` Figure below w shows a simmple AC gene erator.

` It consists off a coil of arrea A and N turns rotatin ng (with freq quency ω) in n a uniform magnetic

m

field.

` The ends of thet coil are connected

c to

o rings (called slip rings) th

hat rotate wiith the coil.

` They make electrical

e con ntact through

h stationary conducting

c b

brushes in co

ontact with th he rings.

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P H Y S I C S 1 3 L E C T U R E N O T E S | 59

` The emf in th

he coil will the

en be:

` Or

` Where

**` We can thuss produce a sinusoidal
**

s emmf in a coil by

y rotating it with

w constantt angular velocity in a

magnetic fieeld.

` As we all kno

ow, with an in

nduced emf,, there is alsoo an induced current.

` With an Alternating EMF, there is also an alternatinng current!

EXAMPLE E:

A 250-turn coil has an

n area of 3cm

m2. If it rotate

es in a magne

etic field of 0.4T

0 at 60Hz, w

what is ξmax?

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2. ALTERN

NATING CURRENT IN CIRC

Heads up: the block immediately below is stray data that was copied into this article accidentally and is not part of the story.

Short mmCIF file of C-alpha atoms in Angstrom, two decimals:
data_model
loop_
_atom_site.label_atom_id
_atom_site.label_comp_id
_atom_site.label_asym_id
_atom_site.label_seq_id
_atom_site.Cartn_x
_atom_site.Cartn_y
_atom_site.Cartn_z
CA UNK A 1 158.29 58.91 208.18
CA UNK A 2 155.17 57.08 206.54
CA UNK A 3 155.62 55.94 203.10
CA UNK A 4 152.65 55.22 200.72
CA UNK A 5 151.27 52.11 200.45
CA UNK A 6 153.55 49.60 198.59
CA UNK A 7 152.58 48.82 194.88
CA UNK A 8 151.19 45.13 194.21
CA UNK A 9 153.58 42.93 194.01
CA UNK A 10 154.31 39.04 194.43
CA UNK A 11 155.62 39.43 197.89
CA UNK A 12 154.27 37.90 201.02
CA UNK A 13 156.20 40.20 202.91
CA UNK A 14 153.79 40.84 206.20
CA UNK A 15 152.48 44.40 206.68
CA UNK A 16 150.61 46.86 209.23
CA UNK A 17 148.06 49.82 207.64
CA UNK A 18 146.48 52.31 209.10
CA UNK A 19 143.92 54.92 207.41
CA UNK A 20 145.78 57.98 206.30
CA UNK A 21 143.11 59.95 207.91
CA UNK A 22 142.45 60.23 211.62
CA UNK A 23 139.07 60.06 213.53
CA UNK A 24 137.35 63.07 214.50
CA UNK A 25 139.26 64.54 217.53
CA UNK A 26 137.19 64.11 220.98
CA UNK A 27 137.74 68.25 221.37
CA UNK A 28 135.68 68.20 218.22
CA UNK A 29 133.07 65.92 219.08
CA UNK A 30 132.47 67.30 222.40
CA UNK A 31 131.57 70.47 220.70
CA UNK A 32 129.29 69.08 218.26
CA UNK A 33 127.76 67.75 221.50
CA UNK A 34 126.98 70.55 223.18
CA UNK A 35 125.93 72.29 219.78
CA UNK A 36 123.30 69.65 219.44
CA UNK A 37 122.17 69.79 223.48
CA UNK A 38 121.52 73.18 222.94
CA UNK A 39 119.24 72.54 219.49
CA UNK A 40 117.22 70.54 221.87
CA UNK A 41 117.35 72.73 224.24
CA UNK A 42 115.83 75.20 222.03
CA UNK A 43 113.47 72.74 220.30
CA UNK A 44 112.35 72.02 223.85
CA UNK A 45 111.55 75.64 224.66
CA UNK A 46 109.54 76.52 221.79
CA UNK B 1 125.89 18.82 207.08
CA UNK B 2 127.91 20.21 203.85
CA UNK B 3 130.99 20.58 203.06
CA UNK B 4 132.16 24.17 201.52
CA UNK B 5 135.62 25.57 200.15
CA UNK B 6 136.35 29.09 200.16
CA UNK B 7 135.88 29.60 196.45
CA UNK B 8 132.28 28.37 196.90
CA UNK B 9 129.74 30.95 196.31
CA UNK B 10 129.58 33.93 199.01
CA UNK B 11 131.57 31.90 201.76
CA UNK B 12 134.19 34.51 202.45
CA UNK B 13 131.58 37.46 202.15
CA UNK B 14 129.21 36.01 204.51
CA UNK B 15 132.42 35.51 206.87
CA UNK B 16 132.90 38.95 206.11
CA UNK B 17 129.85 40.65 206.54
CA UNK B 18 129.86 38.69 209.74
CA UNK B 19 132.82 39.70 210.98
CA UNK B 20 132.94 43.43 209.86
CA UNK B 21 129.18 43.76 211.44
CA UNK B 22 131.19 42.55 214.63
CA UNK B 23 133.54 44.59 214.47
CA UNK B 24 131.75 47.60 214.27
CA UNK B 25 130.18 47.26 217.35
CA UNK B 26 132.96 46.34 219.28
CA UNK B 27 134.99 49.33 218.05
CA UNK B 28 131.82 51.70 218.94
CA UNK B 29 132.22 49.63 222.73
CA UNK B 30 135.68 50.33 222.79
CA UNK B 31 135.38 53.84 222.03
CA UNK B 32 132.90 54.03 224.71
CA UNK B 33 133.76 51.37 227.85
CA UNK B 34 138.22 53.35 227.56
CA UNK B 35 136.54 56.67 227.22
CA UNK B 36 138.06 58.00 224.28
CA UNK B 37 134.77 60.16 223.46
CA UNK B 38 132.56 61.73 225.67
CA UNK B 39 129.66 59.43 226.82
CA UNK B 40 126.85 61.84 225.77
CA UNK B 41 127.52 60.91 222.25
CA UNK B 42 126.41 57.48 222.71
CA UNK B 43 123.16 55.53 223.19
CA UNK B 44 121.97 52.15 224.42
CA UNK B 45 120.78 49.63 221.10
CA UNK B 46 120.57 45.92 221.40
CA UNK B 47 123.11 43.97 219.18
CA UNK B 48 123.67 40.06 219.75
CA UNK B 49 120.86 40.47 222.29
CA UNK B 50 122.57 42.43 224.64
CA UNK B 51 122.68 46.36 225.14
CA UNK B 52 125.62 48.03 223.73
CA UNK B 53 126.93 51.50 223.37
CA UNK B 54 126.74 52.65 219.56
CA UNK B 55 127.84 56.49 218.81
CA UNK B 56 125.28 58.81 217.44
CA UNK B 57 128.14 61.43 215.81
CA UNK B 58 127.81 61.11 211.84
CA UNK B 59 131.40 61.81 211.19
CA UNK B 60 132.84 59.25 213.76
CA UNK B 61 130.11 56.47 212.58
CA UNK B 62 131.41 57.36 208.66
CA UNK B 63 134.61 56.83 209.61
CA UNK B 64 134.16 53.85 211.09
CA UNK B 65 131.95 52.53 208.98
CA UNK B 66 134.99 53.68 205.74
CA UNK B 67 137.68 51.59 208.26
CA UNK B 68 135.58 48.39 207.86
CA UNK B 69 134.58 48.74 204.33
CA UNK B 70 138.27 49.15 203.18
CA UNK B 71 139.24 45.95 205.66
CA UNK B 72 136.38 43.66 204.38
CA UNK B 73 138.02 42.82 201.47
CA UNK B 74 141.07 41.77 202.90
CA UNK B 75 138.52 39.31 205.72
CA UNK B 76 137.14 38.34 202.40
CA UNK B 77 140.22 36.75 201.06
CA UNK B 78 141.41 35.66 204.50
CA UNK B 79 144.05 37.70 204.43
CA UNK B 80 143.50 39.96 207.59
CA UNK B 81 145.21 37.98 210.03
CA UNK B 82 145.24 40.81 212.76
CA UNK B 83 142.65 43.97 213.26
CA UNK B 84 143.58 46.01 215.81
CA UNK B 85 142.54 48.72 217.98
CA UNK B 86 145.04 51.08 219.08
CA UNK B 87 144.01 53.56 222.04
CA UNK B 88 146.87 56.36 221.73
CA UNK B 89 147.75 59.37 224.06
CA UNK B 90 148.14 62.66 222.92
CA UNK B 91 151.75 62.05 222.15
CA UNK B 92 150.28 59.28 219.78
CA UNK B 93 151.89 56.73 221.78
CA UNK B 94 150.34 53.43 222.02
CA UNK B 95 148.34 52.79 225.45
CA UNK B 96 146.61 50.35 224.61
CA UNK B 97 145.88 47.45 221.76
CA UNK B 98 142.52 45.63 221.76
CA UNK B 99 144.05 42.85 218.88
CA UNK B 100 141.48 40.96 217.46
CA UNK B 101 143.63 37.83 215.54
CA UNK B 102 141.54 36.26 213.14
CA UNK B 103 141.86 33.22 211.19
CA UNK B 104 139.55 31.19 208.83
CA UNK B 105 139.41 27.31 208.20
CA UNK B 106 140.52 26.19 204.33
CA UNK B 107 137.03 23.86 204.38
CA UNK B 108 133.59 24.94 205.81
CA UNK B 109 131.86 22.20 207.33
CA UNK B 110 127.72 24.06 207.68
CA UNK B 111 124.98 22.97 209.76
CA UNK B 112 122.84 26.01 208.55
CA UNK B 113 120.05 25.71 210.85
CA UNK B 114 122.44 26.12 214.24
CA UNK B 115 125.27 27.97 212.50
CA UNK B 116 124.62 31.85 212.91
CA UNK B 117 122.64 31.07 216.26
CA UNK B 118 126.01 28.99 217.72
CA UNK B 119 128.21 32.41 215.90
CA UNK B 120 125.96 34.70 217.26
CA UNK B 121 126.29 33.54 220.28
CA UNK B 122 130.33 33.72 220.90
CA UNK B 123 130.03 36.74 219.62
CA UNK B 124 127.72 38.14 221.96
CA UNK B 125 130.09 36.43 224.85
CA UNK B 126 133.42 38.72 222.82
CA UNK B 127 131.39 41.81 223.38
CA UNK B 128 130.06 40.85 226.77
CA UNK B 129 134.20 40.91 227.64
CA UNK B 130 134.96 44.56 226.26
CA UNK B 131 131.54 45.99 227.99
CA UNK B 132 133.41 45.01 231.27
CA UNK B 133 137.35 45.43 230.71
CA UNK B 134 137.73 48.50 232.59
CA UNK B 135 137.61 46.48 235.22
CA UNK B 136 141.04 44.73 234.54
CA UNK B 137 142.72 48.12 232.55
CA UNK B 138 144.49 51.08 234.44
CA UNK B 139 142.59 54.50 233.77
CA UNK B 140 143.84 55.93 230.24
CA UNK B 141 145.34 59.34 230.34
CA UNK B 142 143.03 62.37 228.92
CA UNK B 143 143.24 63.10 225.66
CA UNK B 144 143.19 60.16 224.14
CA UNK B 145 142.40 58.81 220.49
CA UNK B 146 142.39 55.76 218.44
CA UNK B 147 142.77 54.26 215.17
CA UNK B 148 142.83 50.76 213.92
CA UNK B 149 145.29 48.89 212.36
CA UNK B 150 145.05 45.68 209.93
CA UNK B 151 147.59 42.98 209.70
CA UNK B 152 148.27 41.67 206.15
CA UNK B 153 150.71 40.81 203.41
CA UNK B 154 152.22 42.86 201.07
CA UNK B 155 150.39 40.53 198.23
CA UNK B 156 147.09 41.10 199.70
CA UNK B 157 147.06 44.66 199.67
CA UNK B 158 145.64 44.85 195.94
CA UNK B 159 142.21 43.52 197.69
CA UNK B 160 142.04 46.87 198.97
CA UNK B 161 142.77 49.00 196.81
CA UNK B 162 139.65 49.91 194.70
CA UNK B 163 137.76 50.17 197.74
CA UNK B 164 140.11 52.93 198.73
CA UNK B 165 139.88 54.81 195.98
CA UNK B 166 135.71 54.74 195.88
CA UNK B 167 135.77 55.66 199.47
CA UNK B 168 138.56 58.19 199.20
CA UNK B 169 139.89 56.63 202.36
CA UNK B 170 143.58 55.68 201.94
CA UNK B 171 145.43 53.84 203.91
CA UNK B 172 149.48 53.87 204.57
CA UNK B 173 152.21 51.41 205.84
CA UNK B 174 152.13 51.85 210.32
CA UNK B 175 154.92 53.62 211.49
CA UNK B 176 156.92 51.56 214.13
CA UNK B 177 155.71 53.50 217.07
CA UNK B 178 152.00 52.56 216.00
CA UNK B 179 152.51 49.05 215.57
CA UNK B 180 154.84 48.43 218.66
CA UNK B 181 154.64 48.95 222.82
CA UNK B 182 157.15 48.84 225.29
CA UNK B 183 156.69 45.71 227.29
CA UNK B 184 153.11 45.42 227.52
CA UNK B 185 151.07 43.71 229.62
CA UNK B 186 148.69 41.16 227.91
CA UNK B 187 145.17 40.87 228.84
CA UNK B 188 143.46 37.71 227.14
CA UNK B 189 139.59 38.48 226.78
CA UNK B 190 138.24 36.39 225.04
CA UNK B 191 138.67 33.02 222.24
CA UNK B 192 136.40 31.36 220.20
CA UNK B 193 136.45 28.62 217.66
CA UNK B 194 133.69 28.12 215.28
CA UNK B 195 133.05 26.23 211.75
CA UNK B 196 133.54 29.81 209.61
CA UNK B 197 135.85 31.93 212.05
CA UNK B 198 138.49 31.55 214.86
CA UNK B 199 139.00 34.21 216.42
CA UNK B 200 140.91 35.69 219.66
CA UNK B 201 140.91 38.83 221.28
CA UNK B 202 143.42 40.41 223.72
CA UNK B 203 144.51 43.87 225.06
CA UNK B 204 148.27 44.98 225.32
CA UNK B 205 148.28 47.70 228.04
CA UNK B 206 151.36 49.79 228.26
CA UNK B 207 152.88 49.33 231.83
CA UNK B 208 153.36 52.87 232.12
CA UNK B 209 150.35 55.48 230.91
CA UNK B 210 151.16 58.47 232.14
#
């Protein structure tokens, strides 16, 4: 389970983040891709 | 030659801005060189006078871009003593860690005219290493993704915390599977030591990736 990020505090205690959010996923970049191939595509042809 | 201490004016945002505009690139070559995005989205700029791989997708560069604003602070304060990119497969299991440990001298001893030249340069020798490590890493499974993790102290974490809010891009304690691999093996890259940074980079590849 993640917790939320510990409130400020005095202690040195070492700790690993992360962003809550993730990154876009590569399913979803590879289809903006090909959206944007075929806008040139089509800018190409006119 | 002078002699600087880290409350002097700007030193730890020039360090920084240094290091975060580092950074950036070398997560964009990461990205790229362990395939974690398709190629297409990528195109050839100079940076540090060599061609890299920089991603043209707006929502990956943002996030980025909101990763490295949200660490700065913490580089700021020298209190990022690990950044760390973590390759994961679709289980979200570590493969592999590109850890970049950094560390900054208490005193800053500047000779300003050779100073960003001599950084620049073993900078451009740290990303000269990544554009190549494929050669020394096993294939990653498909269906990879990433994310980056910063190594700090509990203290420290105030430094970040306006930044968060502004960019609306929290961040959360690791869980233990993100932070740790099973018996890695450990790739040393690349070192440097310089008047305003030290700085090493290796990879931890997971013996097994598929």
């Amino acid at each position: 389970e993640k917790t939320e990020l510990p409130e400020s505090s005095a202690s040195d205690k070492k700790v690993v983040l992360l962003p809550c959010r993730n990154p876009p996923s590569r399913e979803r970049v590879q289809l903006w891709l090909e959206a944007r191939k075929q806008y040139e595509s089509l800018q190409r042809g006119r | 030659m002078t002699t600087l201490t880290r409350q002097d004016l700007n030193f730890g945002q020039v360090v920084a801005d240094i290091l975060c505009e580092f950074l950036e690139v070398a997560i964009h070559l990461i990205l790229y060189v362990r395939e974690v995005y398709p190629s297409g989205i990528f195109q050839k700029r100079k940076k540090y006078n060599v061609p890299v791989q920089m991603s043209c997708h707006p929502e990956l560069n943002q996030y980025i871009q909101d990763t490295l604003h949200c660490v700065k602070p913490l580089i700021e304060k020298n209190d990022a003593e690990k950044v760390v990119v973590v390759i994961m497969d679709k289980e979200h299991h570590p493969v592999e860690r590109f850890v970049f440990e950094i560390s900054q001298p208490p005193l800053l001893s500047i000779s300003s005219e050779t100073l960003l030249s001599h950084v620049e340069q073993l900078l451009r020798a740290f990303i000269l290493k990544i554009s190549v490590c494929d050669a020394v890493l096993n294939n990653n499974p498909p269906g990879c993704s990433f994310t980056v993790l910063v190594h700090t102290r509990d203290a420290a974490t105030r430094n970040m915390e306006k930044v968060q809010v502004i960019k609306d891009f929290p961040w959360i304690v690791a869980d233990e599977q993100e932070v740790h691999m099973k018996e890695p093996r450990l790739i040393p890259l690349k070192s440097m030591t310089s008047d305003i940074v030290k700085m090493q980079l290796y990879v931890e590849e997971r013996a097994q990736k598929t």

CUITAL ELEMENTS

2.1 RESIS

STORS IN AC

THE POW

WER DISSIPATE

ED IN A RESISTTOR

RMS VALLUES

` Most ac ammeters and voltmeters

v arre designed to measure root-mean-s

r quare (rms) values

v of

current and voltage rather than the maximum

m or peak valuess!

` RULE: The RM MS value of any

a quantity that varies sinusoidally equals

e the ma

aximum valu ue of that

quantity divided by √2.

` *The rms currrent equals the

t steady dc

d current that would pro oduce the sa

ame Joule he eating as

the actual ac

a current.

` Example: The e rms value of

o a current, Irms is given by:

b

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RMS EXE

ERCISE:

**1. Find Pav in terms off Irms and R
**

2. Find Pav in terms off ξmax and Imaax

3. Find Pav in terms off ξrms and Irms

4. Find Irm

ms in terms of ξrms and R

5. A 12-Ω Ω resistor is connected

c a

across a sinussoidal emf th

hat has a pe

eak value of 48V. Find (a) the rms

current, (b) the avera age power, (c) ( the maximmum power.